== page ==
The welcoming, walkable downtown of Nevada City is laid back, yet full of life. Start your day at the cozy South Pine Cafe (110 S Pine St.) with a lobster benedict or a spicy Jamaican tofu scramble. Then stroll the streets and stop into the shop Kitkitdizzi (423 Broad St.) for handcrafted goods unique to the region, vintage wears and local art “all with California gold rush swagger,” as stated by owners Carrie Hawthorne and Kira Westly. Surrounded by Gold Rush history, modern gold jewelry is made from locally found nuggets and is found at Utopian Stone Custom Jewelers (301 Broad St.). For a coffee shop with Victorian charm try The Curly Wolf (217 Broad St.), an espresso house and music venue with German pastries and light fare. A perfect way to cool down during the hot summer months can be found at Treats (110 York St.) , an artisan ice cream shop with flavors like pear ginger sorbet or vegan chai coconut. Nightlife is aplenty with music halls, alehouses or dive bars like the Mine Shaft Saloon (222 Broad St.).

    The Willo Steakhouse (16898 State Hwy 49, Nevada City)
    Along Highway 49, just west of Nevada City, is The Willo, a classic roadhouse and bar where you’re welcomed by the smell of steak and a dining room full of locals. In 1947 a Quonset hut (a semi-cylindrical building) was purchased from the US Army and transported to its current location, and opened as a bar, which became popular with lumberjacks and miners. The bar was passed down through the decades and a covered structure was added to enlarge the bar and create a dining area. The original Quonset beams are still visible in the bar and current owners Mike Byrne and Nancy Wilson keep the roadhouse tradition going with carefully aged New York steaks and house made ingredients. Pair your steak or fish with a local wine, such as the Rough and Ready Red, or bring your own for a small corkage fee. Check the website for specials, such as rib-eye on Fridays.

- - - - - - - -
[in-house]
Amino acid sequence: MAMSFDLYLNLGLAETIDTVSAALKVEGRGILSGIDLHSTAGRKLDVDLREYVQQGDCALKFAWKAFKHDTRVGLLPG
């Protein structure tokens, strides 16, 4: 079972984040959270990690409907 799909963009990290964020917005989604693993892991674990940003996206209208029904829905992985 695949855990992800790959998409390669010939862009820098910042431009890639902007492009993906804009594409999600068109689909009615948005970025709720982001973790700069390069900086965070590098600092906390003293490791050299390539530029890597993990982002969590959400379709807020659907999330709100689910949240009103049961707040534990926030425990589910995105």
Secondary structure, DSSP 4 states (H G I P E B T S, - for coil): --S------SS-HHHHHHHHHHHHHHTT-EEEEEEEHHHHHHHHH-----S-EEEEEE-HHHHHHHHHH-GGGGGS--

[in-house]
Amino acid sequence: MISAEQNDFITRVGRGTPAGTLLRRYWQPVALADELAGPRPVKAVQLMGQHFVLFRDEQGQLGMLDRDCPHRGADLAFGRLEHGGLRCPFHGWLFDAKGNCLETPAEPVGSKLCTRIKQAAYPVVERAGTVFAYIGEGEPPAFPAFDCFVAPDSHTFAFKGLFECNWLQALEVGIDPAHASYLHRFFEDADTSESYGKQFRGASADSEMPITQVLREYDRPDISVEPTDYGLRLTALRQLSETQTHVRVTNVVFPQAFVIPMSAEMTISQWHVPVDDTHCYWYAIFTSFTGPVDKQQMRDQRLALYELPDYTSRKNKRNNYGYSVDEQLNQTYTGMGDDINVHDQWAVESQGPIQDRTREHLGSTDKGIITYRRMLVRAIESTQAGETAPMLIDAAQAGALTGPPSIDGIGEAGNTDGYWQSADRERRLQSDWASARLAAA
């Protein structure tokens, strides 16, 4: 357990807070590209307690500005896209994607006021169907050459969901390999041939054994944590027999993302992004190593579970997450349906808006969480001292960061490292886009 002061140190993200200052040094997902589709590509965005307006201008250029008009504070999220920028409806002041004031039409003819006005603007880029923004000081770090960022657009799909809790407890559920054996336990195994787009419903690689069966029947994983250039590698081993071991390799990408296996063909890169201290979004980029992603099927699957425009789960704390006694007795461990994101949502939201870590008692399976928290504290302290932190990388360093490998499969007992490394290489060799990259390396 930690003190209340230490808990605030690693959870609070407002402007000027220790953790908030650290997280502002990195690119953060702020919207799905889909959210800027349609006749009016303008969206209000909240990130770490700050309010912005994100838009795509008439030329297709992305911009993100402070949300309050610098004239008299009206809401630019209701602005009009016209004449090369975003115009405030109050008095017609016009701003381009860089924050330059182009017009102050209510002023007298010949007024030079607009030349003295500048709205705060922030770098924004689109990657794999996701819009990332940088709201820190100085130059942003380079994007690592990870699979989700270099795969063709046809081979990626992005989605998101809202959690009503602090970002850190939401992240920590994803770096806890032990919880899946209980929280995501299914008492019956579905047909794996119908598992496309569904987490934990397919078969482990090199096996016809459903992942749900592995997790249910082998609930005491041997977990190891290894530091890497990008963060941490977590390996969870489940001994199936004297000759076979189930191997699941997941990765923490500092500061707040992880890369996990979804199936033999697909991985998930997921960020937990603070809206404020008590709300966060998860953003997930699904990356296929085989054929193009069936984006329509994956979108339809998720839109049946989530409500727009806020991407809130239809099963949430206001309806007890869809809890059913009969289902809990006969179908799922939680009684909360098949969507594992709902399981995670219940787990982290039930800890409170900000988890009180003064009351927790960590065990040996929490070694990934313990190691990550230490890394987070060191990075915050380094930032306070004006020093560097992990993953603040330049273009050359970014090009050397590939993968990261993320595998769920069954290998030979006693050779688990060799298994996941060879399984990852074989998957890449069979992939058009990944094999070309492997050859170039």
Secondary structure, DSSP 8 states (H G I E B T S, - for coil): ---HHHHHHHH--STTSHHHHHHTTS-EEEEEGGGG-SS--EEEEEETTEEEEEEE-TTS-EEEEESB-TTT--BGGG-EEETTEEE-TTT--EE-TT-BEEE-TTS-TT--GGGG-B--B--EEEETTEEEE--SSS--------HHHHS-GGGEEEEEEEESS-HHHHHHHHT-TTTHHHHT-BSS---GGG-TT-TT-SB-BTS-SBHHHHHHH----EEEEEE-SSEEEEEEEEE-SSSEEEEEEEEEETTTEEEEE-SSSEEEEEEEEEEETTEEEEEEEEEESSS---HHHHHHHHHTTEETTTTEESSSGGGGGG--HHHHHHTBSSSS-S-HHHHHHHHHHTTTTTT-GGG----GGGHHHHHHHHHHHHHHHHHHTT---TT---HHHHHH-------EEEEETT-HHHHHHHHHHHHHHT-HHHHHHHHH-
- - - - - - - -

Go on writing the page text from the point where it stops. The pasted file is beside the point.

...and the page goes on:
Outside Inn (575 E Broad St.)
    A 16-room motel a short walk from downtown, each room features a unique décor, such as the Paddlers’ Suite or the Wildflower Room. A friendly staff and an office full of information about local trails, swimming and biking gets you started on your outdoor exploration. Amenities include an outdoor shower, a summer swimming pool and picnic tables and barbeques. Don’t miss the free vegetable cart just outside the motel in the mornings.

    Written and photographed by Beth LaBerge for the SF Weekly.

  • Arcade Fire at Shoreline
    Arcade Fire opened their US tour at Shoreline Amphitheater to a full house who was there in support of their album "Reflector," which was released last fall. Dan Deacon opened the show to a happily surprised early audience and got the crowd actively dancing and warmed up. DEVO was originally on the bill to support Arcade Fire but a kayak accident last week had sidelined lead singer Mark Mothersbaugh and the duration of the west coast leg of the tour. Win Butler did a homage to DEVO by performing Uncontrollable Urge.

Popular Stories

  1. Most Popular Stories
  2. Stories You Missed
  1. Most Popular